I do not think it is helpful to view play through the limiting eyes of subjectivity. Gadamer (2004) frees play from traditional subjective understandings. Play is more than an entity of itself and not just a state of mind or an orientation of the one playing. It has a spirit of its own. “Play itself contains its own, even sacred, seriousness…Play fulfills its purpose only if the player loses himself in the play” (p.102). In this seriousness of play, we suspend our daily connections with world. As players, we know we are playing, but the only goal other than to just play is for the player to be “played” by the game itself. This kind of focus is required in order to make play wholly play. “Someone who doesn’t take the game seriously is a spoilsport” (p.103). In this sort of manner of play, we must not look upon the word play as if it were an object. It becomes an event. Dewey might call it the action of play. Without action, there can be no experience, and it is what gives this very ordinary everyday activity its ultimate constructive power.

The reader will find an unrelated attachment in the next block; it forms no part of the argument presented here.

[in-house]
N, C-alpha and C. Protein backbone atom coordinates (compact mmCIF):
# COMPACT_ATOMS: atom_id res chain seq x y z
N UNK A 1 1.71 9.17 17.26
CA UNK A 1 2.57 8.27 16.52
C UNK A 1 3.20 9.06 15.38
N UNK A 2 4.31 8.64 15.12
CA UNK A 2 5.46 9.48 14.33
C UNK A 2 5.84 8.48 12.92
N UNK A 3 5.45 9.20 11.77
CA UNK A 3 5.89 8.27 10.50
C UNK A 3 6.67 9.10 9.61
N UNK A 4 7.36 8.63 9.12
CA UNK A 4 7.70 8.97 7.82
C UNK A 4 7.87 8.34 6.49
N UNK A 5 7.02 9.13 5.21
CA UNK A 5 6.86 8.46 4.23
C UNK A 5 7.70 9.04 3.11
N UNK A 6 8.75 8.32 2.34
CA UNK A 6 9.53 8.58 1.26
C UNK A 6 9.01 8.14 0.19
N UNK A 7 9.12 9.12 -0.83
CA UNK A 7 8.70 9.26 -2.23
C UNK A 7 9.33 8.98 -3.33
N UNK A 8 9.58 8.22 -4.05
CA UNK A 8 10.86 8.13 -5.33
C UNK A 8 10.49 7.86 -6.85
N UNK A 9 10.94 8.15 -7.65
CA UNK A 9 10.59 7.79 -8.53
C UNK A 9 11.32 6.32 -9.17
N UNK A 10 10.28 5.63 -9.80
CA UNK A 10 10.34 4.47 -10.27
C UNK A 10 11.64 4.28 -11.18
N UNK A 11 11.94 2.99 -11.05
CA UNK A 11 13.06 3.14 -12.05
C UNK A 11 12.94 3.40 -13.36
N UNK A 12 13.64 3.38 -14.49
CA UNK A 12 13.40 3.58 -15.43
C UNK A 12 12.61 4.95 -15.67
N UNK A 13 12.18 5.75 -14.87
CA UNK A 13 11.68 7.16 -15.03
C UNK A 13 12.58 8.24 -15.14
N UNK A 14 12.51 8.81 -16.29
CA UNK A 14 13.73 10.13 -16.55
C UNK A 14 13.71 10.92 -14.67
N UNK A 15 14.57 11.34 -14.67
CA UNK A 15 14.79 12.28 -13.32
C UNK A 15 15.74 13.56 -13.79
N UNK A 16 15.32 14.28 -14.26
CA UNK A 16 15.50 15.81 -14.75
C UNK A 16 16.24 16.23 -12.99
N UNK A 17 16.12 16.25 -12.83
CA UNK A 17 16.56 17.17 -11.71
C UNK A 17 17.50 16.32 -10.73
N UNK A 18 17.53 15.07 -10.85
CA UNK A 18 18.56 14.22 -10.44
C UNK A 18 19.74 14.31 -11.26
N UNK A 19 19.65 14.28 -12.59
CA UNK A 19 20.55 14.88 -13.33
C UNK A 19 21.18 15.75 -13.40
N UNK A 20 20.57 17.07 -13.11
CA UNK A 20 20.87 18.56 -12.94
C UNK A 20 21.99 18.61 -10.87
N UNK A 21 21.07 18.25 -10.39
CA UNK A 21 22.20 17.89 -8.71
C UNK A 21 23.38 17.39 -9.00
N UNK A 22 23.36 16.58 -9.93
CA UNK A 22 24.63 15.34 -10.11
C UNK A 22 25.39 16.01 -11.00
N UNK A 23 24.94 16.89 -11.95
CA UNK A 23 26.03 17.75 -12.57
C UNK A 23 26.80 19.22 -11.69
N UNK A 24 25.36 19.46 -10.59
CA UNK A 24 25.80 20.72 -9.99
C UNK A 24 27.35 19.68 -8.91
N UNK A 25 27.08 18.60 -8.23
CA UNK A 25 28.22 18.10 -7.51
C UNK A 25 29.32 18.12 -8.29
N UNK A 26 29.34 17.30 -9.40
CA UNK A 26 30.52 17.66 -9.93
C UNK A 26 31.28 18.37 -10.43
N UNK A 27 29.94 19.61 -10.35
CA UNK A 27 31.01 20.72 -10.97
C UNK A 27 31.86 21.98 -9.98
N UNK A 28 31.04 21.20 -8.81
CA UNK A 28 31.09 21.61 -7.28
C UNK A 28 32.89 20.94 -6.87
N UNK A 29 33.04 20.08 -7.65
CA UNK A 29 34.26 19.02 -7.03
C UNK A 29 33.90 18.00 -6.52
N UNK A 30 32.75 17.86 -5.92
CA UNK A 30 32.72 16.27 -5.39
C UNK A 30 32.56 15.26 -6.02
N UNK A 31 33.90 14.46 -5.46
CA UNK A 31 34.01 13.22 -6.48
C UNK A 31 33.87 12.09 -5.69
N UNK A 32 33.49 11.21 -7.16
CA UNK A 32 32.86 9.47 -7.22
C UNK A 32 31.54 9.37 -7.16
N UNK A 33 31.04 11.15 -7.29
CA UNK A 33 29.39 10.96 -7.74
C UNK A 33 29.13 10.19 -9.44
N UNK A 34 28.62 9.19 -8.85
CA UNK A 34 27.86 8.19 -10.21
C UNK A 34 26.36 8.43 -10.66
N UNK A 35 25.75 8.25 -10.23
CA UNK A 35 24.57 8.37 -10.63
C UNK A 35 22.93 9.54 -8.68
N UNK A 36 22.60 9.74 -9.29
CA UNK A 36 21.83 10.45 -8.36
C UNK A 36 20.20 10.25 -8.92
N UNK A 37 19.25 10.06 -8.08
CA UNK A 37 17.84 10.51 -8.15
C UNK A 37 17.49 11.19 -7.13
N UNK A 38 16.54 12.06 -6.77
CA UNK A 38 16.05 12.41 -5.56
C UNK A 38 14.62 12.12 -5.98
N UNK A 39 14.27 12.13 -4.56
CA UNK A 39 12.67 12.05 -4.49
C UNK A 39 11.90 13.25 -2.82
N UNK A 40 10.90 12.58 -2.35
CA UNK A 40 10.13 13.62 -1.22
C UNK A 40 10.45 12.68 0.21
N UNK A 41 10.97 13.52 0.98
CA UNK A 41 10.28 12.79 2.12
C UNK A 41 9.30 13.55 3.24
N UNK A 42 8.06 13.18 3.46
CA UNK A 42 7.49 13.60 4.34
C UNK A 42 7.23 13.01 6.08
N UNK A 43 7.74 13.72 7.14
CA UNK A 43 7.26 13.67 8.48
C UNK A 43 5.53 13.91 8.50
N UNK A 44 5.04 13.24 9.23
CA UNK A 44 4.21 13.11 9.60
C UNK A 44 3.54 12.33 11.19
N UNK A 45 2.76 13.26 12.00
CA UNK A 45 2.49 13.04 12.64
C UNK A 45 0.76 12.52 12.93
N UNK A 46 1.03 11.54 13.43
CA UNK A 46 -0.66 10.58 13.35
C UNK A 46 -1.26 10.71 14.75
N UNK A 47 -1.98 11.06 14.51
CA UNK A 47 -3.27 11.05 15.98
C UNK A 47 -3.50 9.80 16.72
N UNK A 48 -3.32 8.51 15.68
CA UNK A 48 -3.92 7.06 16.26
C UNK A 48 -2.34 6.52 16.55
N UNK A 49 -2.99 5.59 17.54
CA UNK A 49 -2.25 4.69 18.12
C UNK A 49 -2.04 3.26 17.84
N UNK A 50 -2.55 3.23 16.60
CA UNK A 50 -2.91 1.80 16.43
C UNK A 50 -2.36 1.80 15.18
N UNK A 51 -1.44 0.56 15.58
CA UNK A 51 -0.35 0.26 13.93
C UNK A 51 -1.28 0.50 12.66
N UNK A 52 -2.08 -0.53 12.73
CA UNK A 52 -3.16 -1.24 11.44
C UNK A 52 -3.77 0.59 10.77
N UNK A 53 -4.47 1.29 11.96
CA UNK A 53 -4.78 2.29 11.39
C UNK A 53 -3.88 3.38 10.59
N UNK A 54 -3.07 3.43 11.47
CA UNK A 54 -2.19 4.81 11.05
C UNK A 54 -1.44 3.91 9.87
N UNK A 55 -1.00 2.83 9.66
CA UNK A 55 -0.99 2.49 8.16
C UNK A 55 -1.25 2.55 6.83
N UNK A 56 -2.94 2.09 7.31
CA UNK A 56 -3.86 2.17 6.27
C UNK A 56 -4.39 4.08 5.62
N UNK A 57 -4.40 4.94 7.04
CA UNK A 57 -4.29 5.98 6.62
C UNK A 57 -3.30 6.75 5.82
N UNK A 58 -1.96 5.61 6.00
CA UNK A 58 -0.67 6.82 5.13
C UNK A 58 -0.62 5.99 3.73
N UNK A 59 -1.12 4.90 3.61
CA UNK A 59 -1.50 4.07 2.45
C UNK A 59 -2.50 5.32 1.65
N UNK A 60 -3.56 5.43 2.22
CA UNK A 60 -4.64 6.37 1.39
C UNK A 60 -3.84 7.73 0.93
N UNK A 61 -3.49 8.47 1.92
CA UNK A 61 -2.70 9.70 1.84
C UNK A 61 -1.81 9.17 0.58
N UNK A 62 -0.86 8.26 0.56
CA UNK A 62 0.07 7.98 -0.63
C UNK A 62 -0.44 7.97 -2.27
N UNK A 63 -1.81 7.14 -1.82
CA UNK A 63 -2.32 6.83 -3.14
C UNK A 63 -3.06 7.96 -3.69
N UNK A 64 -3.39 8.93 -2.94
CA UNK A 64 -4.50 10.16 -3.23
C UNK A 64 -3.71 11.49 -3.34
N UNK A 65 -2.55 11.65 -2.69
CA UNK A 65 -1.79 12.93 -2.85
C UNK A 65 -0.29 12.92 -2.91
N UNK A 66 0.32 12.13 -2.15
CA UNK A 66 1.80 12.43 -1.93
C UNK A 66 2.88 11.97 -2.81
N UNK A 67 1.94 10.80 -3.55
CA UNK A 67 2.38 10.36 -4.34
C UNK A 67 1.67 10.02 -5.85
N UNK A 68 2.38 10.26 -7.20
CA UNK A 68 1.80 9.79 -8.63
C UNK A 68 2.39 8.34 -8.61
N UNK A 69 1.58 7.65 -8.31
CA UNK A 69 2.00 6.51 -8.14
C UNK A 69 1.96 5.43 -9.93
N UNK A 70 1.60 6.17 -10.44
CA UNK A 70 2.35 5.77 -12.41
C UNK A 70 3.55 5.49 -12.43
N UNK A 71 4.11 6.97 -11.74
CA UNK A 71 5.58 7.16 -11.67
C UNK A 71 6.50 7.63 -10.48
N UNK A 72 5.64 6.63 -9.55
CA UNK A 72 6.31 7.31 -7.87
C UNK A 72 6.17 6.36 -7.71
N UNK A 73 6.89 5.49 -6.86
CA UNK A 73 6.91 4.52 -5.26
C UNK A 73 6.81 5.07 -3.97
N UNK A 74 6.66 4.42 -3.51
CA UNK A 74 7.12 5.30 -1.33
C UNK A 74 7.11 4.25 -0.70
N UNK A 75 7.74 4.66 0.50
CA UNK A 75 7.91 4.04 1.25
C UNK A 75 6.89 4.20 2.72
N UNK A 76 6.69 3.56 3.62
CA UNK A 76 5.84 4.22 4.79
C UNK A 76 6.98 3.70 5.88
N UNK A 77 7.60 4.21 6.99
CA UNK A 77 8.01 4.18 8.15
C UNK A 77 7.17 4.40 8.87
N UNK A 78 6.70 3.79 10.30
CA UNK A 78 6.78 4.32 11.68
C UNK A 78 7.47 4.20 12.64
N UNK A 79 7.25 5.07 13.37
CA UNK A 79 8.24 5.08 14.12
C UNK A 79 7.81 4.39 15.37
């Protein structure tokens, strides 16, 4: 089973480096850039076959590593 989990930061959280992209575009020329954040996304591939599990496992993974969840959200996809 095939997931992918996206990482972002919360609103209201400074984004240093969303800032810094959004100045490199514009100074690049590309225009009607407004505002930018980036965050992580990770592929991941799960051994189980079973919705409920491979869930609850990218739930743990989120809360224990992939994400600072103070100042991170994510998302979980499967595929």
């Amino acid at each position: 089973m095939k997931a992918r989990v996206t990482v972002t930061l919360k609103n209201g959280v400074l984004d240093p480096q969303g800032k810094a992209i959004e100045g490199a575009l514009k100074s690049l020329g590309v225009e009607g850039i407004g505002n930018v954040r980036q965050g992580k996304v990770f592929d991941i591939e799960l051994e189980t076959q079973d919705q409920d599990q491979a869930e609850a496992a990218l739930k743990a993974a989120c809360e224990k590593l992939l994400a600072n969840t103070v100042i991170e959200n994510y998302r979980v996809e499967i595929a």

(Biesta & Burbules, 2003) describe that Dewey used the word experience to refer to the transaction between living organisms and their environment. It is the very way we are connected to reality and knowledge (p. 28). “Knowledge is therefore found in the happenings of experience” (p. 44). I cannot see how one could consider them selves knowledgeable without being engaged in the playful act of learning. Gadamer speaks of two different kinds of experience. An immediate experience you might have with a tool or instrument (Erlebnis) and a different deeper or more cognitive experience you undergo the result of participating in an action (Erfahrung). While I see great value the first experience, it is the playful experience of a lived experience that I am interested in with my research. I must be present but also active in my research.
Biesta, J., & Burbules, N. (2003). Pragmatism and educational research. Toronto: Roman and Littlefield.
Gadamer, H., Weinsheimer, J., & Marshall, D. G. (2004). Truth and method (Vol. 2). London ; New York: Continuum.